The current events change rapidly, and there are so many of them. Shocked and oversaturated with the news, solving multiple unusual tasks that piled high in our minds, we are getting used to daily tragedies and bloody images. It scares. The war memory is extremely fragile, it disappears like the sand going through our fingers. So, it should be recorded and then analyzed. It is a universal task for researchers in every pivotal moment of history. And it is currently my direct commitment.
In particular, I conceptualized the research project on documenting the war memory and exploring it through culture and media. I hope it will be developed in whatever form. With this in mind, I am building up a collection of cultural signs, symbols, and gestures of the war as well as art pieces. There are more and more artistic expressions blooming in midst of war and terror. They need to be assembled and critically analyzed.
Additionally, I attempted to return to my research routine. To structure and design a paper accepted for a well-known Czech journal, to edit a foreword for another publication, to revise the dissertation, to write and send some applications and other ‘to-do-s.’ I have to say most of the tasks are still unfinished but I am trying. All work emails start the same: ‘I hope you and your family are in a safe place.’ Many emails from the foreign colleagues end with ‘Slava Ukraini!’ (Glory to Ukraine!).
The fourth lesson is therefore that in order to survive, one should do what one can and be engaged in a professional routine or some kind of affirmative action during the war. Commitment and work become literally a life vest.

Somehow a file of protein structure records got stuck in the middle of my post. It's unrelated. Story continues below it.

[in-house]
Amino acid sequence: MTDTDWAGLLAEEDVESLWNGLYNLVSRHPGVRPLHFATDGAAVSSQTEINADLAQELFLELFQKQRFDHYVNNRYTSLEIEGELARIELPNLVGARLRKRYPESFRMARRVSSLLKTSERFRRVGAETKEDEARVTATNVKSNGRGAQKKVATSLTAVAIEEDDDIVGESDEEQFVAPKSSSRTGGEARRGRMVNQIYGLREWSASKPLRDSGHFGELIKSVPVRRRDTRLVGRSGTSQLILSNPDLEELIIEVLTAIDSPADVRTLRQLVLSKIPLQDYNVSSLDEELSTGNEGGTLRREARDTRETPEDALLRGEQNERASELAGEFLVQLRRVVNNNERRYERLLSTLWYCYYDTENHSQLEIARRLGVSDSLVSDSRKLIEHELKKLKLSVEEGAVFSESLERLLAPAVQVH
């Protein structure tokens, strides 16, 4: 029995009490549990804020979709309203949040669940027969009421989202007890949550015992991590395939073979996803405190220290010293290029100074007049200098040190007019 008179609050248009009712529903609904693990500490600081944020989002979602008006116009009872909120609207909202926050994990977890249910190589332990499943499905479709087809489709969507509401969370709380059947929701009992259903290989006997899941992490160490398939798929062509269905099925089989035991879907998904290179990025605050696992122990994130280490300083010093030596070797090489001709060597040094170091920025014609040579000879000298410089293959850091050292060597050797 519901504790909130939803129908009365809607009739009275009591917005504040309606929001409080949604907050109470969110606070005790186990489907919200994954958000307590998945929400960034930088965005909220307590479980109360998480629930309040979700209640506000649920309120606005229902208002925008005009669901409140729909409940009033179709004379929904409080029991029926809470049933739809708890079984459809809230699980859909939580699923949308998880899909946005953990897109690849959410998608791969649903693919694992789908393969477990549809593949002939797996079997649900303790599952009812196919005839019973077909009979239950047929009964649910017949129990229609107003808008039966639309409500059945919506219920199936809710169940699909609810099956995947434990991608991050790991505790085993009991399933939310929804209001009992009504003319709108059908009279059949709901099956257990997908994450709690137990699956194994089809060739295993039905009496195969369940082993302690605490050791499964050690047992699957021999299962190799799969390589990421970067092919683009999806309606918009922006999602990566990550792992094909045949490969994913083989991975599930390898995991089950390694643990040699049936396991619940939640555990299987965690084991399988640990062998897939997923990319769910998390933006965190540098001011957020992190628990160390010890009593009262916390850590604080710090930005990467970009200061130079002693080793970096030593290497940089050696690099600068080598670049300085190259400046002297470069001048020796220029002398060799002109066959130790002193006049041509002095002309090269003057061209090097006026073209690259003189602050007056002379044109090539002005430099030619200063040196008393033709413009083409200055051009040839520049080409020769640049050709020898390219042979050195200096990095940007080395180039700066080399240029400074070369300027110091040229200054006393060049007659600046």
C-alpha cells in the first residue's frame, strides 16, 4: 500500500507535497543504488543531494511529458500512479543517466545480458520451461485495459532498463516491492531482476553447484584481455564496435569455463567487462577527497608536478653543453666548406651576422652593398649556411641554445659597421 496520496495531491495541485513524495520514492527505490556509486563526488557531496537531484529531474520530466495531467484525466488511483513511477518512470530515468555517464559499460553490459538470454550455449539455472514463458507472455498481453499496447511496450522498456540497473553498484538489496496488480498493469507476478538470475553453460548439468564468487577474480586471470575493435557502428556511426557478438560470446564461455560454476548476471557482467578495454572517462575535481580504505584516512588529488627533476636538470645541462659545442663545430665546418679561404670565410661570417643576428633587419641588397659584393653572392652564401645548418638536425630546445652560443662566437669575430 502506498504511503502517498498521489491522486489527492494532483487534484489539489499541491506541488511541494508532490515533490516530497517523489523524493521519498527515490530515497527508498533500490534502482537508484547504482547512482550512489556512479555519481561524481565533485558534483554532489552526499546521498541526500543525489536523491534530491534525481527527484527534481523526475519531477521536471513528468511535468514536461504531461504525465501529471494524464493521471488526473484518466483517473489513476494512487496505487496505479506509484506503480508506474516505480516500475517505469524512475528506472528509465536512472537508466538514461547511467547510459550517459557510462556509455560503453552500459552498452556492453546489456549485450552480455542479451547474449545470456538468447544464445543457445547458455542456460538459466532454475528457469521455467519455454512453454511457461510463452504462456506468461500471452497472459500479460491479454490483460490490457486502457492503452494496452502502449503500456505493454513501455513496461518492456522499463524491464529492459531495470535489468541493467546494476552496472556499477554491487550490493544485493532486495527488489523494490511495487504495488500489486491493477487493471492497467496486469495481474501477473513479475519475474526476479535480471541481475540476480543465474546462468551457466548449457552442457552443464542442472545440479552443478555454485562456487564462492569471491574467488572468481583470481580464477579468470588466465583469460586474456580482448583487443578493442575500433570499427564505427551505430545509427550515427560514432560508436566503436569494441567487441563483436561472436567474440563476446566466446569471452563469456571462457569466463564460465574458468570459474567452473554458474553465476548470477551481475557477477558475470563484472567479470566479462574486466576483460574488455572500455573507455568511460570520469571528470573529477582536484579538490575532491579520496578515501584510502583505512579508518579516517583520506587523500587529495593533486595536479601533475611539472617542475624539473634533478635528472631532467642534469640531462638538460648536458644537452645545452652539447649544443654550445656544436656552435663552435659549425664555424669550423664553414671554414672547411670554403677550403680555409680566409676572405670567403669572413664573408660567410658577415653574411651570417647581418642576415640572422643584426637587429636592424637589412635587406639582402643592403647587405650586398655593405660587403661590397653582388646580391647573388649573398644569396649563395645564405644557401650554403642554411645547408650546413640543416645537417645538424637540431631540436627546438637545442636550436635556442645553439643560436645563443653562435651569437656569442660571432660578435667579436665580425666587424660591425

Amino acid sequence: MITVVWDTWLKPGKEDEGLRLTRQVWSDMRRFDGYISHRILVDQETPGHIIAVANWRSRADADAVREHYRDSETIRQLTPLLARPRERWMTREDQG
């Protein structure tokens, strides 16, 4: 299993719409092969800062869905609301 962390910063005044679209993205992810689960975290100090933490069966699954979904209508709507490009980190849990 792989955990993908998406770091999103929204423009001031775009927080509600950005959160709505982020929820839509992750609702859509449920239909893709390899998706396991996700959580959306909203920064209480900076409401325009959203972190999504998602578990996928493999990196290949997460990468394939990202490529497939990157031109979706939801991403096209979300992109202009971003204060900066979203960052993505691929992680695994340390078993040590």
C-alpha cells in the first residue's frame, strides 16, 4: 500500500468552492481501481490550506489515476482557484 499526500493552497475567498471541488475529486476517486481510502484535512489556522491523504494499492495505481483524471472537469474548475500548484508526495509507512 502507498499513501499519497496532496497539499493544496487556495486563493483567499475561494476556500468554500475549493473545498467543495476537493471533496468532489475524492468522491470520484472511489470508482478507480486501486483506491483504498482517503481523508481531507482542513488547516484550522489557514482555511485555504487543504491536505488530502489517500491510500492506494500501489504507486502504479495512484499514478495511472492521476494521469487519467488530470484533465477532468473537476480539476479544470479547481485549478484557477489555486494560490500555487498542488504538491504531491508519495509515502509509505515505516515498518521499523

The last, fifth lesson is actually a reminder that war is always closer than one thinks. Being under constant bombardment, my compatriots and I do not in fact need this lesson. It is addressed to our dear neighbors. Sure, I understand and appreciate the feeling of comfort and tranquility of civilized life in Europe. Until February 24, we had the same feeling in Ukraine: going to a theatre in the evening, planning vacation, choosing new furniture from IKEA, and the weekend trips to Budapest or Riga. Yes, it’s natural not to pay attention to the war somewhere far enough not to hear shelling and explosions. But Ukraine is here, in the very heart of the region, and the war the world was afraid of since the Cold War has already started. Today’s fight is a pivotal moment of our common history and I hope, it will result in the future of new Europe – deedful, irreconcilable to injustice and violence, ready to fight for its values and people. During these tough times, Ukrainians are very grateful for your invaluable help and support. Slava Ukraini!
Julia Buyskykh: Why is the Russian army fighting women and kittens?
Kostiantyn Zadorozhny: Old Cossack cities are staying on the way of the enemy invasion
Hanna Anisimova: Det är så universell ondska föds ur universell likgiltighet
Svitlana Zapara: The basement of our university became a safe space for foreign students who could not leave Sumy
Volodymyr Shelukhin: The Russians are destroying our past with such brutality that it leaves us nothing but the future
Iryna Matsyshyna: Russian tanks are staying in my vegetable garden
Maryna Skorokhod: Our previous life is not gonna be back
Khrystyna Semeryn: The five lessons of war
Kostiantyn Zadorozhny: These bombs freak my cat out